“The states have just started wrestling with one of the most intractable issues in American politics. And some state legislatures are going to overreach, and some state judicial rulings will overreach, and then they’ll get corrected,” GOP consultant Whit Ayres said. “We saw that with the IVF issue in Alabama, where the legislature and the governor rushed to confront and overturn a Supreme Court decision.”

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When asked if Republicans have to make peace with a pattern of overreach and correction, Ayres replied, “Yeah. That’s the way the process works.”

Republicans’ challenge is rooted in a fundamental disagreement over how the party should approach abortion, with some advocating for some kind of federal policy like capping abortion at 15 weeks of pregnancy with exceptions for rape, incest and concerns for life of the mother, and others pushing a leave-it-to-the-states approach, keeping the party on the defensive.

“When you have inconsistencies across the country, it’s easier for the other side to paint that in one broad stroke,” Blizzard said.

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Republicans in support of a federal policy like a 15- or 16-week limit with exceptions argue that could walk the line of taking action while not alienating too many voters.

“I think it’s 15 weeks with exceptions on the federal level — with states allowed to go further if they wish to. And I can’t for a minute say that the entire movement has coalesced around that, but I think that’s a winning proposal,” said GOP strategist Bob Heckman.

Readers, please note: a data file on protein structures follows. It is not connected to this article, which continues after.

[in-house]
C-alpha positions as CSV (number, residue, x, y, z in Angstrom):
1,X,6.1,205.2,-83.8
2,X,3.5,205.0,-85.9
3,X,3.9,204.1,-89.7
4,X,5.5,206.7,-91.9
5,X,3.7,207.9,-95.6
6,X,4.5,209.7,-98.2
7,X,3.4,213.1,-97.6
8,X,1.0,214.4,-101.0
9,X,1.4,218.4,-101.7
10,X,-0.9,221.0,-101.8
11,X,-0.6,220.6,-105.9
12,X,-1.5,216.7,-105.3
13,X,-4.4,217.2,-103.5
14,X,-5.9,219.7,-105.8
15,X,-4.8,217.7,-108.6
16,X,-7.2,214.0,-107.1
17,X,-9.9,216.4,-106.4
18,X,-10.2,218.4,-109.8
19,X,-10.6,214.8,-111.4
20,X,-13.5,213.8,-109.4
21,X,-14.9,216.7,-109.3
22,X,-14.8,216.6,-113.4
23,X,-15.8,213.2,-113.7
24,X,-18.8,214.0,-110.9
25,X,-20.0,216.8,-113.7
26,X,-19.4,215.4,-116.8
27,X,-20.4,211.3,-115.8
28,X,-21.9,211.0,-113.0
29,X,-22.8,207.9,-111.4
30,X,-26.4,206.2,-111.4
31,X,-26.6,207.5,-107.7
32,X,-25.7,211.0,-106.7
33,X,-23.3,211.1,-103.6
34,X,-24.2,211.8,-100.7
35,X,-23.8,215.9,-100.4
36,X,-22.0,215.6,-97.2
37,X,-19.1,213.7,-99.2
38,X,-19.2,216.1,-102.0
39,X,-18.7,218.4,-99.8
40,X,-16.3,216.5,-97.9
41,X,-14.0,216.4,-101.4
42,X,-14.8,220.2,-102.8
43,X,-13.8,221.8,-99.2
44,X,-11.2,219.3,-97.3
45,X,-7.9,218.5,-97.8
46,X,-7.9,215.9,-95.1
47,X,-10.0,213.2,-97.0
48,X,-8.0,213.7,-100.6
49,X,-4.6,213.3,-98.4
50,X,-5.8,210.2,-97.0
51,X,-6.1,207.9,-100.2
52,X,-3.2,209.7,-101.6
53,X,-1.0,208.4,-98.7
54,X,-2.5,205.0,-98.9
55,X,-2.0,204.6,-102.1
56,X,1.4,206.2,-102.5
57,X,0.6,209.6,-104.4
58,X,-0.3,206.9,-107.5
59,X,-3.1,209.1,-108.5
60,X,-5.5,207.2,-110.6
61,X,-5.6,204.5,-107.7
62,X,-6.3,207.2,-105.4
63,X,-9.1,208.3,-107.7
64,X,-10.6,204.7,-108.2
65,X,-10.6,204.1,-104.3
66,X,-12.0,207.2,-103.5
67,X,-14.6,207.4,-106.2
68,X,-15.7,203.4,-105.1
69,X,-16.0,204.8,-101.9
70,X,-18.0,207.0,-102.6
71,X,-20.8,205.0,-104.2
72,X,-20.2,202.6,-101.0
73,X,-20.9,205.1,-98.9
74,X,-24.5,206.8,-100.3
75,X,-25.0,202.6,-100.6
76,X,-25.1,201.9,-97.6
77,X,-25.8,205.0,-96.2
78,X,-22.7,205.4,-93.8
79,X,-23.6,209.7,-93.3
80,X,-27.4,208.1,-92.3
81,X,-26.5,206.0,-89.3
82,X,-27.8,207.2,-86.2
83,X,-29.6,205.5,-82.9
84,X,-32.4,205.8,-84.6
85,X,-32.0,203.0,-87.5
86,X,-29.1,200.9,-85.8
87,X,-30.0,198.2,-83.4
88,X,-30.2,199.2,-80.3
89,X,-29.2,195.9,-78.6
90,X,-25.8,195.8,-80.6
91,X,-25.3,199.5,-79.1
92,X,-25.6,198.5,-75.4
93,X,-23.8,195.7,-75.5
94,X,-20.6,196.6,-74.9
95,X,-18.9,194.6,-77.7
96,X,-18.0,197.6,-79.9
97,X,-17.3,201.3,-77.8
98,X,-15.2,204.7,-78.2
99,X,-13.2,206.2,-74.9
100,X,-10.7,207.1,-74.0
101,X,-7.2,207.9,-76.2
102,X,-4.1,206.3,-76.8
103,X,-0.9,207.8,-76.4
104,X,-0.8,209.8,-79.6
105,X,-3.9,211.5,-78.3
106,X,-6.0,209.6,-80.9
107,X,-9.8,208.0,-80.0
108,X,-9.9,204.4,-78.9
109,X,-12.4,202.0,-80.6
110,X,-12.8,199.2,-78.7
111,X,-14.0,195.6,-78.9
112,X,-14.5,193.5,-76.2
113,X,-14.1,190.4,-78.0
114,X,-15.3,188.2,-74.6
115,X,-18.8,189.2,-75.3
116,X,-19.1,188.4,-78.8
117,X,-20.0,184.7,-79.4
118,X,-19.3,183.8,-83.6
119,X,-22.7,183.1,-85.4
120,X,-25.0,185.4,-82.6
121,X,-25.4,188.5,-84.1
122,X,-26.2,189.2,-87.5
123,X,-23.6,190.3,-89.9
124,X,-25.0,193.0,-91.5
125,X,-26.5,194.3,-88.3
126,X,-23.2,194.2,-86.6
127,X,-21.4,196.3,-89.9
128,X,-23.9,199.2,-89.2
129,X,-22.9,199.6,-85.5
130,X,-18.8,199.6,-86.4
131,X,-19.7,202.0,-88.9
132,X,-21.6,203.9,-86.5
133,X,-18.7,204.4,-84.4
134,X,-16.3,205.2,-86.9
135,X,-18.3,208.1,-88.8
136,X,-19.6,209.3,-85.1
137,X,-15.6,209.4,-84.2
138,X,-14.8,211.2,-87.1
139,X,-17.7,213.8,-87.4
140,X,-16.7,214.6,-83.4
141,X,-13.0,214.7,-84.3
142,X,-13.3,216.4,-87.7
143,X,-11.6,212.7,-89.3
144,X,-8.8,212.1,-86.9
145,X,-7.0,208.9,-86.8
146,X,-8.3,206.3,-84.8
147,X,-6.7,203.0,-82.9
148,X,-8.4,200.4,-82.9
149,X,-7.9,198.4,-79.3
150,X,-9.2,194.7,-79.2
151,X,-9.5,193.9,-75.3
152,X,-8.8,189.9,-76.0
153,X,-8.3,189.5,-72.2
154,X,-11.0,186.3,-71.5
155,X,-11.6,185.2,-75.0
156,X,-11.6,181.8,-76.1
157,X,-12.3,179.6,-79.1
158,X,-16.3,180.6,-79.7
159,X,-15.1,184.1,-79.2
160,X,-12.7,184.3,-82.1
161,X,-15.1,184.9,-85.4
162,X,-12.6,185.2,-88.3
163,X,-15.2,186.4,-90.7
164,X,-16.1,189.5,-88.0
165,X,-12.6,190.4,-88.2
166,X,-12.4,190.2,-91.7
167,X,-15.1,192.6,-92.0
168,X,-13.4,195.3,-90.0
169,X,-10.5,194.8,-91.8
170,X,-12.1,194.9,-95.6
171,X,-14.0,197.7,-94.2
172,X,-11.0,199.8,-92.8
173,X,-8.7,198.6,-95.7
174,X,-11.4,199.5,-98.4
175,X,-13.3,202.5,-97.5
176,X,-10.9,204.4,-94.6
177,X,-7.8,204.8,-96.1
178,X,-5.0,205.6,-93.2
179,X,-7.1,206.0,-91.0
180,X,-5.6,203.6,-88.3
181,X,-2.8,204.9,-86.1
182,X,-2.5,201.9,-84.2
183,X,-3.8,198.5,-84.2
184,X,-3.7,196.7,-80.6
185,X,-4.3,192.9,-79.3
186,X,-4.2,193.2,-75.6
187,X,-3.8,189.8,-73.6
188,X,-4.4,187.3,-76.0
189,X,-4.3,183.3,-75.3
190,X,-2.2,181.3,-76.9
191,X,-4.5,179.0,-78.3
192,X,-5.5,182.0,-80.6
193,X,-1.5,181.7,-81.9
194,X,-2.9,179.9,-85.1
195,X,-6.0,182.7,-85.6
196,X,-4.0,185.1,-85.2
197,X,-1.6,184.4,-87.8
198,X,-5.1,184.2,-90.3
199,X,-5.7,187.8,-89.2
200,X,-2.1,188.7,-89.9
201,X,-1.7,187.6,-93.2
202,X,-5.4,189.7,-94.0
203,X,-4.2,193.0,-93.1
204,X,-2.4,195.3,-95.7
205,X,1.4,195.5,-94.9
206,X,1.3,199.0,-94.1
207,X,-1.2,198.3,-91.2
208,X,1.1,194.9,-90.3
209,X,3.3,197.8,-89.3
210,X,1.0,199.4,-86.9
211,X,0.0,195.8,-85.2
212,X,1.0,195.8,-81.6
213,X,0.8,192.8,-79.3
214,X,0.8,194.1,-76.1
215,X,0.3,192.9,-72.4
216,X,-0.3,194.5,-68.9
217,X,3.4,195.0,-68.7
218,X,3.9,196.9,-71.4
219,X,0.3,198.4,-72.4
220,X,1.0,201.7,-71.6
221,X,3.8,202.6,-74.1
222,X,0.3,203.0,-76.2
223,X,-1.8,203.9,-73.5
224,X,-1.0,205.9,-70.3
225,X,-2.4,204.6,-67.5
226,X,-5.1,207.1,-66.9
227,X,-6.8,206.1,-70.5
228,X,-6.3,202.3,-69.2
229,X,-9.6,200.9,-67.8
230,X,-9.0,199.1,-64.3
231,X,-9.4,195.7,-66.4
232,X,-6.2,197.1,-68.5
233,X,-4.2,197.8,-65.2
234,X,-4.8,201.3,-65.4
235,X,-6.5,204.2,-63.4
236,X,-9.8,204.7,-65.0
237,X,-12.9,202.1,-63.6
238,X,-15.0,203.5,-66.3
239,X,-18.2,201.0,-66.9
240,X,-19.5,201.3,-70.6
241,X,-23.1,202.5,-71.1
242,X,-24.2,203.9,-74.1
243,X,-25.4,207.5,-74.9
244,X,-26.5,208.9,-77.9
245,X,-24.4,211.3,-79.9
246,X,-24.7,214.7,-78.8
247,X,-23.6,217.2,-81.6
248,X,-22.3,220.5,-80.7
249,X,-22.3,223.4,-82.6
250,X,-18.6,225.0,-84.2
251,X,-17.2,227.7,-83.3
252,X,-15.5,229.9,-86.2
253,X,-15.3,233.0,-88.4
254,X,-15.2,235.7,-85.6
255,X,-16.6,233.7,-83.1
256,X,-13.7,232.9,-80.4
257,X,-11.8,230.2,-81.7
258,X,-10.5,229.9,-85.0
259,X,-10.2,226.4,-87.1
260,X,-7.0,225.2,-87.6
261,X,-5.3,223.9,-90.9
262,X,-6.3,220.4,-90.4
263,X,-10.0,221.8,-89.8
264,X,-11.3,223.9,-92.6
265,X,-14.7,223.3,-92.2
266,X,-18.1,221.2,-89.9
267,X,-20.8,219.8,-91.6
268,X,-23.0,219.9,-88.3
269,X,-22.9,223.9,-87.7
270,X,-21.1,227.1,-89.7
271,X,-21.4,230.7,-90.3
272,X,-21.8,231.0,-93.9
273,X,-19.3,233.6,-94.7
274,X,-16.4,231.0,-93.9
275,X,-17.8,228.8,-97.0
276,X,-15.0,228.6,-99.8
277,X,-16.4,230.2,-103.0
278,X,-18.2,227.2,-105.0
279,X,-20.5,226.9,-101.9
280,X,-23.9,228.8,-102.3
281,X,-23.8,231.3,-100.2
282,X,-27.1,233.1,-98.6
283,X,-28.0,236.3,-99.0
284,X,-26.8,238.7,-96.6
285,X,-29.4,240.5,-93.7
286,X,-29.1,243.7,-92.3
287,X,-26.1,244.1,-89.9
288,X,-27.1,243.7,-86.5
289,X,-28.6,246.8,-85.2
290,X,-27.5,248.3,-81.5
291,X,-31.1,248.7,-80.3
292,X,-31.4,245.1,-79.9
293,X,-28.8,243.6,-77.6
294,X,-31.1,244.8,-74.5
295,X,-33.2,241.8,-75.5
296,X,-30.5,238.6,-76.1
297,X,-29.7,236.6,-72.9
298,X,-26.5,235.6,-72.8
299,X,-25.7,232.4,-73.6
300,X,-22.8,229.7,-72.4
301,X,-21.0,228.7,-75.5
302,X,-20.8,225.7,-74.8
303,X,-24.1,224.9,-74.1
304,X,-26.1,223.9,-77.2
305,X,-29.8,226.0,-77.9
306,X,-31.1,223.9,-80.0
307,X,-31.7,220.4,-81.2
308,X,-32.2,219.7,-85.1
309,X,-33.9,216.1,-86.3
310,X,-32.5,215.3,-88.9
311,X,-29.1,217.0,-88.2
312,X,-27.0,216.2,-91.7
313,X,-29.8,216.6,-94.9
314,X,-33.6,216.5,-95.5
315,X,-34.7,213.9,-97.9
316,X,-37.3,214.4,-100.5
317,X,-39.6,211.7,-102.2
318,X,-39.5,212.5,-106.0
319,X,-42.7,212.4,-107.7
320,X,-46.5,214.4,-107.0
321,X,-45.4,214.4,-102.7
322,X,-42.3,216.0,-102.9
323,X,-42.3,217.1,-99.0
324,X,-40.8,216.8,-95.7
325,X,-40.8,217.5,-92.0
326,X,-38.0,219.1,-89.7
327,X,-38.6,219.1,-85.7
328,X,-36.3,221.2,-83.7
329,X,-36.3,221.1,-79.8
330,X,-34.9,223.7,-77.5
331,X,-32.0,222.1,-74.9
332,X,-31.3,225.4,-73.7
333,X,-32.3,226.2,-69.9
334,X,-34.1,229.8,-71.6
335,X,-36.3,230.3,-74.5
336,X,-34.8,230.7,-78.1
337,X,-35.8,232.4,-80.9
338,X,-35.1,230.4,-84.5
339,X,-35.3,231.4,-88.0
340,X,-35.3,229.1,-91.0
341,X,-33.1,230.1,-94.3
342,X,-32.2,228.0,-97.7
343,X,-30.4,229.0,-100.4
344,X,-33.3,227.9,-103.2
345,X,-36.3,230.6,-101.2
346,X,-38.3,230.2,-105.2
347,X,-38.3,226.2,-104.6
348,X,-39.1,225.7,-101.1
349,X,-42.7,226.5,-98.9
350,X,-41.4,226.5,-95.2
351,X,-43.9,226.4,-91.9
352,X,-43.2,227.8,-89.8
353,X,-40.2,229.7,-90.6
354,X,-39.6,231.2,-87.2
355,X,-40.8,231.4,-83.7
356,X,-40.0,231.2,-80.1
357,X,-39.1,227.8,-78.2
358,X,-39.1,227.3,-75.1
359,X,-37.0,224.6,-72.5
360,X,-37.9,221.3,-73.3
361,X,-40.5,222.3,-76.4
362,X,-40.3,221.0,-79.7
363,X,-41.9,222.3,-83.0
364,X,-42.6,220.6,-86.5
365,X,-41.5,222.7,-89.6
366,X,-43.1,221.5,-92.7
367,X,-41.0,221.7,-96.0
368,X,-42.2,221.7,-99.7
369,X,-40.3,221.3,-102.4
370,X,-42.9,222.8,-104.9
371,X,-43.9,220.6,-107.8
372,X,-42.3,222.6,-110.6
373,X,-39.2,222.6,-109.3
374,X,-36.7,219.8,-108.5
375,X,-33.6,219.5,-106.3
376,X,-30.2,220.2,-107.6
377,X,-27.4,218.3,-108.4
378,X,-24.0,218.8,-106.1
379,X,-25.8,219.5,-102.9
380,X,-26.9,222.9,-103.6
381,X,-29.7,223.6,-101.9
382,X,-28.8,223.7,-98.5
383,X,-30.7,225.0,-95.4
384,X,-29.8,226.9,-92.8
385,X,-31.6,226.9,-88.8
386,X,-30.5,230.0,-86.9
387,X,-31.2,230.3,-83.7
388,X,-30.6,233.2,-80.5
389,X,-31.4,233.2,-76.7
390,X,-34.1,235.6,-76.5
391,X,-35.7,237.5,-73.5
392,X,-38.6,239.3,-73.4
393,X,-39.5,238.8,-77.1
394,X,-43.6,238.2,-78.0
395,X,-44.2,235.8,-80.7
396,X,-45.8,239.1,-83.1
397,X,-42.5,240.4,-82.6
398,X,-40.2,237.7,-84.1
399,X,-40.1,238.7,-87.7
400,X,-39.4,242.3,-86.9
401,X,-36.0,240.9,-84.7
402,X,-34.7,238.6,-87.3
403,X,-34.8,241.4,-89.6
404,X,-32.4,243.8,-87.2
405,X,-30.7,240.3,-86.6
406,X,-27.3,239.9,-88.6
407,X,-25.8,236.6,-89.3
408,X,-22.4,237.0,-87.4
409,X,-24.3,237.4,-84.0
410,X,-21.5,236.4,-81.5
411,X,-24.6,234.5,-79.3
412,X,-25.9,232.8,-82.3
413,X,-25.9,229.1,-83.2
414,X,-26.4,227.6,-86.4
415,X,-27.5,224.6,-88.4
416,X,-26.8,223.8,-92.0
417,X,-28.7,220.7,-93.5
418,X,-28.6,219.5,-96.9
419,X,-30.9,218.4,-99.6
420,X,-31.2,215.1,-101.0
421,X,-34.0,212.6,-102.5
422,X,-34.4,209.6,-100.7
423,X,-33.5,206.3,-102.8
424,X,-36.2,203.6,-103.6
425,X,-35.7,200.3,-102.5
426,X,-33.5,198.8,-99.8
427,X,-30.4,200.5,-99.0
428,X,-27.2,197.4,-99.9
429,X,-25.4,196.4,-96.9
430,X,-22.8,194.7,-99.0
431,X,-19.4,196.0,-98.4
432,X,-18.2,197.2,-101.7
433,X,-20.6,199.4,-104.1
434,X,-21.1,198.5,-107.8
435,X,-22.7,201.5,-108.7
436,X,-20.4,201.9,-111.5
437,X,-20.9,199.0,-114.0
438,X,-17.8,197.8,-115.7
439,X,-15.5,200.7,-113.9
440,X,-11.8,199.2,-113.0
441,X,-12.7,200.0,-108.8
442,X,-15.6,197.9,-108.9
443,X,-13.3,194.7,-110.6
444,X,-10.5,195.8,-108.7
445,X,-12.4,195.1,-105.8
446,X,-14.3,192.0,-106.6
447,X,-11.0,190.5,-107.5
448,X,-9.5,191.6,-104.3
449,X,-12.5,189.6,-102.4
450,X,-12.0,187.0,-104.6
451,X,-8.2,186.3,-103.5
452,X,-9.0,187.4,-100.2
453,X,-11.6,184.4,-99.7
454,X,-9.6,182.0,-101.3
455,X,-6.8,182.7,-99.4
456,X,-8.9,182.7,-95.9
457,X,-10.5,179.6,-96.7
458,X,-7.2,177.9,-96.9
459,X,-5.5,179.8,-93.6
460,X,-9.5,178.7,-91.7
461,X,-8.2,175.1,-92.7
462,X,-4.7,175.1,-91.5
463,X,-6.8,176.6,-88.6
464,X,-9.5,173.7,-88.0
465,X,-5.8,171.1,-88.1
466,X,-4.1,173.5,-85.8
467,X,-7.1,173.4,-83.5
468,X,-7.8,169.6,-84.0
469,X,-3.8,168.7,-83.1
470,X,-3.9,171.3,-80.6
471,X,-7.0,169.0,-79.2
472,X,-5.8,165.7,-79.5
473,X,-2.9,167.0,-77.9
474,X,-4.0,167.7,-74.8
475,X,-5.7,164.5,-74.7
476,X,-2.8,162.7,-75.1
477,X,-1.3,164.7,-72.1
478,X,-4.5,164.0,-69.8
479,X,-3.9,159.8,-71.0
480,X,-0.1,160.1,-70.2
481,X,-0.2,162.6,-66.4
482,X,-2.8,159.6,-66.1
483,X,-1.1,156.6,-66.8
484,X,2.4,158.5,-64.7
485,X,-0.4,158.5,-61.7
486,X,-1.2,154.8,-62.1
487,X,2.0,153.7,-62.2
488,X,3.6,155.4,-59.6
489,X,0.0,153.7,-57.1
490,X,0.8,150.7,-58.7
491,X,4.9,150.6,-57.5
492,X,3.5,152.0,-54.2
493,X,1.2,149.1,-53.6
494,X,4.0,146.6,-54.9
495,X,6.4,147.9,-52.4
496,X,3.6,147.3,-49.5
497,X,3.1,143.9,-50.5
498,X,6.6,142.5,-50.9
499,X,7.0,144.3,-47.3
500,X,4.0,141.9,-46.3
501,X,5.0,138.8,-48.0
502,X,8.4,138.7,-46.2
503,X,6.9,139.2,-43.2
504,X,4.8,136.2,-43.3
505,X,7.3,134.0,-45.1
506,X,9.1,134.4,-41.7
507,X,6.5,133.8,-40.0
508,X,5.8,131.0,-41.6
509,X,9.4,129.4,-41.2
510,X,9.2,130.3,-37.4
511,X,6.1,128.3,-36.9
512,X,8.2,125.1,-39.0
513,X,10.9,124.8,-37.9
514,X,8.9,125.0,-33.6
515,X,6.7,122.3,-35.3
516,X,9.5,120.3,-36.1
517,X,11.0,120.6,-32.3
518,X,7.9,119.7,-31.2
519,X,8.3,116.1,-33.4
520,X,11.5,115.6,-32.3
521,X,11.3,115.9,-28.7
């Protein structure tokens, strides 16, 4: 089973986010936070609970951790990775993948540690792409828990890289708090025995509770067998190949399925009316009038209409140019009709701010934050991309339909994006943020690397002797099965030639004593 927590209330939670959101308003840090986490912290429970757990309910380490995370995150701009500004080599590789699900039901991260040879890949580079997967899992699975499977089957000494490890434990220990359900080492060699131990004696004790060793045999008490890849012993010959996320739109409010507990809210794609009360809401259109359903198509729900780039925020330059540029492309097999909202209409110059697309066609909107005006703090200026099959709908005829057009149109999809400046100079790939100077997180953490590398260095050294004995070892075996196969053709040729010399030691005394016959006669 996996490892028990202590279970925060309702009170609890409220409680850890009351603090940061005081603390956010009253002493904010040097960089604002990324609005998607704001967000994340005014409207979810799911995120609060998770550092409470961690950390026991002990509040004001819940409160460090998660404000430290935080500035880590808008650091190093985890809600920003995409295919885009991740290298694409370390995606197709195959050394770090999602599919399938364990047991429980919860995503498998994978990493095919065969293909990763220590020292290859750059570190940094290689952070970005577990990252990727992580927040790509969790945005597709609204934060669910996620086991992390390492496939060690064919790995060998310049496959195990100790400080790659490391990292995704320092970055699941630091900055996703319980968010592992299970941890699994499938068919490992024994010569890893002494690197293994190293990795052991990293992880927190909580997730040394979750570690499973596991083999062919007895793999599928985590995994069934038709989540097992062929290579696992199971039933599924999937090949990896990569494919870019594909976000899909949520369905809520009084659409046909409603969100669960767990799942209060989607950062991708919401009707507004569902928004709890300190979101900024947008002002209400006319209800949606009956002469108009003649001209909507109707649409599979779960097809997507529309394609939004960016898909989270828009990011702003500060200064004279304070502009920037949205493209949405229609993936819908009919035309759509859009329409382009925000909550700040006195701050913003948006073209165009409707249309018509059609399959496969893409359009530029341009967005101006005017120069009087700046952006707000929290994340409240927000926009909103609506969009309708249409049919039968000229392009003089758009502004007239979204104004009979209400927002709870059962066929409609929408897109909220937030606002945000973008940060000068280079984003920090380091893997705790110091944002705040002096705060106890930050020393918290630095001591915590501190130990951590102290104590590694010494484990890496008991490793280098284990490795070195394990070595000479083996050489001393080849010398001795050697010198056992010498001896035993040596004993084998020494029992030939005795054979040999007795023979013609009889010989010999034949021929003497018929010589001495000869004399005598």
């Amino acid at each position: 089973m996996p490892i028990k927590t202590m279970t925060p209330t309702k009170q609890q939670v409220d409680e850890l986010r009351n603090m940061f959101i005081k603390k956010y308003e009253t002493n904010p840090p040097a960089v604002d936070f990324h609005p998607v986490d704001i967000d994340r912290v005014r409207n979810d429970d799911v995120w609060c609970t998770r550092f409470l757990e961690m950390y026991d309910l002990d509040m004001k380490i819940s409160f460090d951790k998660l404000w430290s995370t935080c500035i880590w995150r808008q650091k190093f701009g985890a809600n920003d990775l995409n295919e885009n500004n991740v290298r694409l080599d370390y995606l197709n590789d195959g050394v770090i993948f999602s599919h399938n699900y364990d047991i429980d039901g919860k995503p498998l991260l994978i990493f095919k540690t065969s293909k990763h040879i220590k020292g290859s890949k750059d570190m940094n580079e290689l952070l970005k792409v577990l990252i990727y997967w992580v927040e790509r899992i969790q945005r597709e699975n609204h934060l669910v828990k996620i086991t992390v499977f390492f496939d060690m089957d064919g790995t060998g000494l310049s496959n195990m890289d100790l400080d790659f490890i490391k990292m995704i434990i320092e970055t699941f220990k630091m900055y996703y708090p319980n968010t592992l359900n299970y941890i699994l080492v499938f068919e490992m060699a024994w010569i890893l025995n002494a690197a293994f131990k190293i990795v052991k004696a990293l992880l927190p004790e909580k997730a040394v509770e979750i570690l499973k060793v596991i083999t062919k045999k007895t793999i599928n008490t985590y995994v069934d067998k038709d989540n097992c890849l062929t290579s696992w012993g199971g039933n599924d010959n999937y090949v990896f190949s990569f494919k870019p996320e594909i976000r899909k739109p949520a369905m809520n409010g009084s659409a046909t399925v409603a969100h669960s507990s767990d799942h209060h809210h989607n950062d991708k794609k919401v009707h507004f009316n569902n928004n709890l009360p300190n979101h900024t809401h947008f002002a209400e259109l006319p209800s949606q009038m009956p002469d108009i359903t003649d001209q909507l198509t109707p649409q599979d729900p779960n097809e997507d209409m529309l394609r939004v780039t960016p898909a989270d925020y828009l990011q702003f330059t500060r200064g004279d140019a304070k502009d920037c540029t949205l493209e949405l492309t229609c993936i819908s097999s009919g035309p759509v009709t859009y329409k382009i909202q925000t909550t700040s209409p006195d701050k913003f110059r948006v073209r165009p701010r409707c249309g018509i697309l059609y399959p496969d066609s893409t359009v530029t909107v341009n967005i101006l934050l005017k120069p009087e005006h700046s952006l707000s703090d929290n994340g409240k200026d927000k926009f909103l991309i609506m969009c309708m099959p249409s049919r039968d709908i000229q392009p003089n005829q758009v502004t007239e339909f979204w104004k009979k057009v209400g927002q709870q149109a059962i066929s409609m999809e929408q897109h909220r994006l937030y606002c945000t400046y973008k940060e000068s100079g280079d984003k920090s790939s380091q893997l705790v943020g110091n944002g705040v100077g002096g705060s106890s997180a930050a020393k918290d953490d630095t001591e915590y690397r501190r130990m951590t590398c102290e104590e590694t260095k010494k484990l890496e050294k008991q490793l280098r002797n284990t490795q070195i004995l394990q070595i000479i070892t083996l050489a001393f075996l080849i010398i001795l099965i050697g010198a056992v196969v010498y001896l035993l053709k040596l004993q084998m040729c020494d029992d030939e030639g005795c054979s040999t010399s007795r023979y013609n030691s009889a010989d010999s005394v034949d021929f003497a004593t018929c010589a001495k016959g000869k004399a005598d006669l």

Heckman added it would be “helpful” if former President Donald Trump, the GOP’s presumptive White House nominee and de facto party leader, declared where he stands as a sign to the broader party.

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The former president has floated capping abortion at 15 or 16 weeks of pregnancy, though he has declined to definitively lay out his stance — a strategy that some predicted would change precisely because of the unpredictability of upcoming controversies around reproductive rights.

“I think for Trump, it’s not feasible to not have a position. If you just say, ‘leave it to the states, and I have no opinion beyond that,’ I don’t think that’s feasible, because then you’re stuck with anything that any state does,” said Republican strategist Scott Jennings.

“What [Trump] could say is, ‘look, I’m signaling my position. I think it’s a reasonable position. I think it’s where the Republican Party should be, and I think if you support me, you’d do well to take this position.’ So, maybe that’s where they’re headed,” Jennings added. “When he talks, Republicans listen, and they tend to adopt his views on issues, and so, I think it’s likely that this will become the de facto position of the Republican Party.”

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Republicans who support a state-by-state approach, though, point to the existing lack of consensus and the ambitions of other lawmakers or conservative state courts to suggest that such federal policy isn’t a panacea to the GOP’s messaging woes.

“You’ve got a presidential campaign that usually sets the tone, and then you’ve got everybody else running in their Senate seats or congressional seats or even state legislative seats or statewide officeholders that are trying to be the most conservative on this issue or that issue. And even if there was a consensus at the federal level, that doesn’t mean the state guys are gonna fall in line,” said the veteran GOP strategist.

“There will never be an abortion policy that will be considered legitimate in both Massachusetts and Mississippi,” Ayres added. “The idea that you’re going to find some kind of national solution that will be accepted as legitimate around the country is a mirage.”

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When asked if he could think of any historical parallels of an issue that had such little consensus with such significant electoral repercussions, Ayres cited one of the country’s most historically divisive issues: slavery.